Stitching fashion with the thread of sustainability - AFRY Insights

Sustainability in motion

Written by Tiina Pajula


The urgency of climate change and other environmental, social and economic concerns are motivating businesses to take action for a green transition and move towards sustainable solutions and production. Leading-edge companies today want to make a real impact, but in the cross pressure of different demands and the need for fact-based information, this is not always easy.

A new way of planning– both in the short and the long term – is required. Traditionally strategies are built based on financial metrics and prospects. Environmental and social issues are monitored separately, and they are reacted to when there is pressure from, for example, customers or regulators, or when criteria of various sustainability programmes need to be met. Until a few years ago, environmental topics were primarily used in communication and marketing in the form of environmental claims. Next, they became a part of product development. Recently, more and more companies have been moving to a multi-agent perspective: Instead of pursuing a separate sustainability strategy, advanced companies aim for one corporate strategy, where sustainability with its three pillars is at the core.

Finnish Kesko is a leading trade sector company in Northern Europe operating in the grocery trade, the building and technical trade and the car trade. Kesko has around 1,800 stores engaged in chain operations in seven countries. The retail sales of K Group, which is Kesko and K-retailers together, totalled some EUR 15 billion in 2021.

Riikka Joukio, EVP Sustainability and Public Affairs at Kesko, tells us: Kesko is the only company in the world to have been on 'The Global 100 Most Sustainable Corporations' list every year since it was launched in 2005.

Riikka Joukio says:

Kesko’s sustainability vision is to enable sustainable choices for its customers and drive change throughout the value chain.

Sustainability is embedded in Kesko’s growth strategy that is based on investing in three main elements: customer experience, digitalisation and sustainability, emphasises Riikka Joukio, the company drives 'sustainability in action'. This includes minimising the impact on climate and nature, as well as challenging suppliers and encouraging customers to make sustainable choices.

Bold targets require a solid plan

Kesko aims to reach carbon neutrality by 2025 and cut emissions from its operations and transports down to zero by 2030, in only eight years. In addition to Kesko's operations, emission reduction targets extend to the whole value chain. For Kesko, one of the most important means to make energy consumption more efficient is the ingenious heat recycling system used in K-food stores. It utilises the condensation heat generated as a by-product of refrigeration for heating the premises.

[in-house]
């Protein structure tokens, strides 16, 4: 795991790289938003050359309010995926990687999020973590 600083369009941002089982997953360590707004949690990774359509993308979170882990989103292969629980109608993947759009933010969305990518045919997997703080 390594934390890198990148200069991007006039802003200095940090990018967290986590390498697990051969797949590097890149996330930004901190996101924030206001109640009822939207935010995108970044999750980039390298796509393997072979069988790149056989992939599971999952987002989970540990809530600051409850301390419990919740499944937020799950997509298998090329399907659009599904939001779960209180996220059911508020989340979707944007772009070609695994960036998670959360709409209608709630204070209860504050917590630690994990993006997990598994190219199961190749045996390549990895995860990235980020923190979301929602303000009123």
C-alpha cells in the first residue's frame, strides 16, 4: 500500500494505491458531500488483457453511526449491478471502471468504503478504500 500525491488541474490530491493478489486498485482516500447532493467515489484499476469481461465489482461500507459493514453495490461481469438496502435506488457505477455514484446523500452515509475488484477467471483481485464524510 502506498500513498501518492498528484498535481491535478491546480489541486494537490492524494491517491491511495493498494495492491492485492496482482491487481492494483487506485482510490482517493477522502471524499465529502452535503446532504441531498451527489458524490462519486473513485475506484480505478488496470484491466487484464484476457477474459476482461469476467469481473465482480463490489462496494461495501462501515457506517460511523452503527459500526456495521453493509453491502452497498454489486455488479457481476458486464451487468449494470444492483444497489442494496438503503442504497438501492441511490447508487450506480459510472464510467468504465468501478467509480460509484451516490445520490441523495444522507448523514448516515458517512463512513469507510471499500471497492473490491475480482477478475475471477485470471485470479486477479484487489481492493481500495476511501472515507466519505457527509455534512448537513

Moreover, Kesko supports the well-being and success of its personnel by fostering diversity and inclusion and offering equal opportunities for both current and future employees. On the governance side, it says that it creates long-term value by embedding sustainability in everything it does as a part of everybody’s job.

Ideally, corporate strategy is based on solid, science-based information providing a foresight-driven foundation for doing sustainable business.

Riikka Joukio, EVP Sustainability and Public Affairs at Kesko
Riikka Joukio, EVP Sustainability and Public Affairs at Kesko

To understand what changes are needed, the current situation must be well analysed. This is followed by setting targets, identifying points for further action, monitoring the progress and, most importantly, communicating the process transparently both internally and externally. The identification of effective measures requires a comprehensive assessment.

You get what you measure

Riikka Joukio describes that in addition to international indices, such as the Dow Jones Sustainability Indices and other leading ESG ratings, Kesko monitors five internal key performance indicators covering climate and supply chain data, the share of sustainable products, and the well-being of people. However, obtaining reliable data about multiple products and their value chains is a challenge, and this area still requires continuous development at Kesko, says Riikka. Developing reliable sustainability measurement currently appears to be one of the key actions.

As part of the sustainability strategy, Kesko also decided to set sustainability-related criteria for the corporate share-based commitment and incentive plans. In addition to financial indicators, the award plan includes targets linked to emission reductions and international sustainability indices and ratings. This stresses, for example, the requirement for energy efficiency investments to proceed annually to allow for reaching the overall emission reduction targets.

Future-looking strategies require a new level of planning and cooperation. Businesses need to create new ecosystems and collaborate more closely. While the transition brings challenges, it also offers great new business opportunities.

This article was originally published in the Autumn 2022 Bioindustry edition of AFRY Insights.

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